The story reminded me a bit of Hansel and Gretel. Considering that the house is called “Gingerbread House”, it would make sense that I would think that way. Aside from the house name though, the idea of an old witch and the disappearance of younger children reinstated that similarity for me. Clay, the main character, visits a house and has an odd conversation with the older women who lives there and is later told by others in town that in fact, that house no longer exists.

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Steel Rose by Kathryn Ann Kingsley

Rating: 4 out of 5.

I loved the world in Steel Rose. It’s this wonderfully interesting Dystopian place that has influences of steam-punk, mythology, super-powers, and present-day. It felt like I had been dropped into a mixing bowl of old and new, real and imagined. I loved it!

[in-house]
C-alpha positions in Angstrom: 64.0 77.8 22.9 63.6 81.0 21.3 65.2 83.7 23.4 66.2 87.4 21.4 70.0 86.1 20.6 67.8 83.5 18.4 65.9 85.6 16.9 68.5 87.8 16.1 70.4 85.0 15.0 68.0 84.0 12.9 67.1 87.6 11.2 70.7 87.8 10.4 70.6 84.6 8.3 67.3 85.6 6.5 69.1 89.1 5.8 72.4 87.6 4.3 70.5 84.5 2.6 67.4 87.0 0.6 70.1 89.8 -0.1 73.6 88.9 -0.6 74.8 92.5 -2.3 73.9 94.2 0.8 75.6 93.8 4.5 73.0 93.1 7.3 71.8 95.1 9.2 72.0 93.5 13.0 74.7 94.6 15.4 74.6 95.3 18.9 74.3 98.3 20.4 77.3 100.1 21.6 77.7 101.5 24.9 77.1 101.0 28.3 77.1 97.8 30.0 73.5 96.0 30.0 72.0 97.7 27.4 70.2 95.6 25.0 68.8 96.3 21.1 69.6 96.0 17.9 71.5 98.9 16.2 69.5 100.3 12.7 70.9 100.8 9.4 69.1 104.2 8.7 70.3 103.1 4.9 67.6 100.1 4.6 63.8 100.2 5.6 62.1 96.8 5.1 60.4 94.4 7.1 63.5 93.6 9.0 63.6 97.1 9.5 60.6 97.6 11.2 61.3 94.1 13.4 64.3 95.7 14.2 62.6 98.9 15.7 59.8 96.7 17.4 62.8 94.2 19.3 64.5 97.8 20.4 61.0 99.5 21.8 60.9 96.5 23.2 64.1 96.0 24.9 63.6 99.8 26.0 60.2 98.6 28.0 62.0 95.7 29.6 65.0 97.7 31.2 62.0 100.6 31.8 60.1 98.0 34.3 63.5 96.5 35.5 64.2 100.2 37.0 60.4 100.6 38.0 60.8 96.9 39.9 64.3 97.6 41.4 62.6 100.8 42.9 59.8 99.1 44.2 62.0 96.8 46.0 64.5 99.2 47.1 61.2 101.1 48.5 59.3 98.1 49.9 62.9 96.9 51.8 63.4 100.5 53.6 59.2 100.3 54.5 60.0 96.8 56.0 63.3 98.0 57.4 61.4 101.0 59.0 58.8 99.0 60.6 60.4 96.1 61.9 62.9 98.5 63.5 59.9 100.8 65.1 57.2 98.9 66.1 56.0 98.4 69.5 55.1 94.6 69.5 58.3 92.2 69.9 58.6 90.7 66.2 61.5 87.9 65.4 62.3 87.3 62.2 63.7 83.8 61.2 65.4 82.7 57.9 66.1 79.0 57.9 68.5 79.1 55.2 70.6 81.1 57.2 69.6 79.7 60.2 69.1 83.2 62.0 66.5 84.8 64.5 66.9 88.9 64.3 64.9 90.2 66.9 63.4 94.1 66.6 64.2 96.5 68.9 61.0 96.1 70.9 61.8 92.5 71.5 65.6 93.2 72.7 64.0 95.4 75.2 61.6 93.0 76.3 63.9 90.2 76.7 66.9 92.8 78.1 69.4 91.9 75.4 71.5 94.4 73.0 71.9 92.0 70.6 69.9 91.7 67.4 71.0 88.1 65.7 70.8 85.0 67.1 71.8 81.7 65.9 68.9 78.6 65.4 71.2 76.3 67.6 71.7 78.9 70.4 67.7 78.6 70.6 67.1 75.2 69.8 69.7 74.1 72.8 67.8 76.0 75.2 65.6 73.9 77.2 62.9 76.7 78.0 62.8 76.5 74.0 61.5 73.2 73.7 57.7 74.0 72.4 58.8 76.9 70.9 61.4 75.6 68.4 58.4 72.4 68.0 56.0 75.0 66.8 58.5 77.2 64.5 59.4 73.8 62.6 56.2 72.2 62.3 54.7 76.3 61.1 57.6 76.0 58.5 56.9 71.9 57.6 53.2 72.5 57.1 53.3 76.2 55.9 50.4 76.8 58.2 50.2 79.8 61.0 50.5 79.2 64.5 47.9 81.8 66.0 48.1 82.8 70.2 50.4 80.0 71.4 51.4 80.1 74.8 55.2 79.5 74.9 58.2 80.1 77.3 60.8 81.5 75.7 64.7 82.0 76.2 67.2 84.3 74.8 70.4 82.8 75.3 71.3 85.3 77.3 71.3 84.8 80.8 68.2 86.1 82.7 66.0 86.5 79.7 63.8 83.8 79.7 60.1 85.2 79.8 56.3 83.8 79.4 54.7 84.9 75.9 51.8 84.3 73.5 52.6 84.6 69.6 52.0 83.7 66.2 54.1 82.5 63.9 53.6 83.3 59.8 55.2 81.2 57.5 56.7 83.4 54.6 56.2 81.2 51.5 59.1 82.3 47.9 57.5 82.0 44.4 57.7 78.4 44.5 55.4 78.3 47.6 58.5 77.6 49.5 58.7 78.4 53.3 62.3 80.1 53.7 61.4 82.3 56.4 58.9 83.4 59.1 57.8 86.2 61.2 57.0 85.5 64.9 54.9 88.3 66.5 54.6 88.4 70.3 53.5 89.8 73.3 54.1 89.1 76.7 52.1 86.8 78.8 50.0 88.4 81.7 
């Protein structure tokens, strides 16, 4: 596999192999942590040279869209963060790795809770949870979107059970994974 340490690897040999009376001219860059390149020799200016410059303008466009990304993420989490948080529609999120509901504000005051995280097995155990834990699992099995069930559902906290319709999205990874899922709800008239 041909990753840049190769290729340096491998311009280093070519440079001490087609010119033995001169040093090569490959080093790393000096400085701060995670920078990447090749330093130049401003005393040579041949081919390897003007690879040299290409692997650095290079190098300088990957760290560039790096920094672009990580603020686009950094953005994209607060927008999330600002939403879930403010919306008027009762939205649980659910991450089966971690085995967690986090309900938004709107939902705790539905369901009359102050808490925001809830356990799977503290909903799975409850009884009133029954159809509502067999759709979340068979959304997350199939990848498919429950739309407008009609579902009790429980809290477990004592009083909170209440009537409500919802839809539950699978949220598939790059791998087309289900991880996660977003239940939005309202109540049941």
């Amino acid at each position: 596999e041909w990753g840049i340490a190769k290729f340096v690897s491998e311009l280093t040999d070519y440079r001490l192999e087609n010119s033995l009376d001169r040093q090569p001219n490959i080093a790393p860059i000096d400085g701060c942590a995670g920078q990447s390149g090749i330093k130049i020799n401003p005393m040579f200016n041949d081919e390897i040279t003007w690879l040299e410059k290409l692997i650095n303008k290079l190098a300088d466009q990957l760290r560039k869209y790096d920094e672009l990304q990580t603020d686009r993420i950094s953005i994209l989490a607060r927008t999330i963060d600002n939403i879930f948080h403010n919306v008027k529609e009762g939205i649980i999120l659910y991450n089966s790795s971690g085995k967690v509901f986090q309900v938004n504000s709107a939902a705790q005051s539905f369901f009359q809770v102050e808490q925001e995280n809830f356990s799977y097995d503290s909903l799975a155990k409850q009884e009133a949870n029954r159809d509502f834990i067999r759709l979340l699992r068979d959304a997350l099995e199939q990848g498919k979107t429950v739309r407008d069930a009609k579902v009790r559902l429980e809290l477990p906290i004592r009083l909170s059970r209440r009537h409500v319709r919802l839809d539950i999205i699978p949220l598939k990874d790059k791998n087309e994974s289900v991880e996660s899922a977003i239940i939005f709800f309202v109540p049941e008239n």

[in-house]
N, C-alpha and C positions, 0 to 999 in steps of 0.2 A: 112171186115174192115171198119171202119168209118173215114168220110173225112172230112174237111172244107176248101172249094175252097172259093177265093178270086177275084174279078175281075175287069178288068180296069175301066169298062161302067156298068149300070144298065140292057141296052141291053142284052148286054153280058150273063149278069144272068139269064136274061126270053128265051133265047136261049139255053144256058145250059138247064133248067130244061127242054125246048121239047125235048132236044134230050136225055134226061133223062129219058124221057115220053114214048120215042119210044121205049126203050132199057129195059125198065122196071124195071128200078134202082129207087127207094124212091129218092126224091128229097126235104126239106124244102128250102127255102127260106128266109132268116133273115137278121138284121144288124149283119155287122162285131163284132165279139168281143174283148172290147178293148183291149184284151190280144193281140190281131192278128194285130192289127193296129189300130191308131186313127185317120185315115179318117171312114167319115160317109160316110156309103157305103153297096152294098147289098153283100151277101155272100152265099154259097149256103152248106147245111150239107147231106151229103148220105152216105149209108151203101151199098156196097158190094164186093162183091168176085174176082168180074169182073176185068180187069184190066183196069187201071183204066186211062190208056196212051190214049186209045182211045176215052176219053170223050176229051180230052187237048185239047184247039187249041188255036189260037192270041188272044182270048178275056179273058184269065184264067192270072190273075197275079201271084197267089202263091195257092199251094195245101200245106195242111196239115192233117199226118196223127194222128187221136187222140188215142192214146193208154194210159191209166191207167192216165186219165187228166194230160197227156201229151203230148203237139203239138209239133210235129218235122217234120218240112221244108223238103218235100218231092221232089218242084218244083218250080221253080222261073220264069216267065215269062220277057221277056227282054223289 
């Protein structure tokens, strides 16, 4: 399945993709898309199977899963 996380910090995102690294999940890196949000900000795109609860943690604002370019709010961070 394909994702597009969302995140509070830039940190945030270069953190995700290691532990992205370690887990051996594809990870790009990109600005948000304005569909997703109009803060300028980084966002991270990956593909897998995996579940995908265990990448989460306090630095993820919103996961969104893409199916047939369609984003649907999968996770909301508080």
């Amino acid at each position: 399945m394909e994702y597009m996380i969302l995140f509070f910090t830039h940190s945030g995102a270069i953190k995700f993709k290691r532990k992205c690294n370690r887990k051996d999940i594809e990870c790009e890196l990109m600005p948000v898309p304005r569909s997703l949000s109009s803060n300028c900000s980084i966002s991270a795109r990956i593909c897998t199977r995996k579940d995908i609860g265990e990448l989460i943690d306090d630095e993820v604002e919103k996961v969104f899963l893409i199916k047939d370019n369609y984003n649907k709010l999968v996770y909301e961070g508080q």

The characters are really interesting and exciting. I found myself rooting for the villain, which is new for me. I wanted the romance to work out for Viktor and Rose, even with all of Viktor’s ideals and flaws. Their chemistry was really fabulous. I would have liked to see a little more build-up to their romance, as it felt just a bit rushed. It was, however, a great and steamy romance that was a lot of fun to read about. I would love to see a second book about them, but it looks like book 2 moves on to a new set of characters. I’m looking forward to reading this new story as well!

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Attraction by Ruby Porter

Rating: 3 out of 5.

I felt that Attraction was filled with so much raw emotion. There is a lot of guilt and angst as the main character reflects on their relationships.

The narrator is actually unnamed making it a bit hard to connect to the book the way I would have liked. They are also not all that likable. However, I was still intrigued and wanted to know more about past relationships and history.

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The List of Things That Will Not Change by Rebecca Stead

Rating: 5 out of 5.

What I Loved: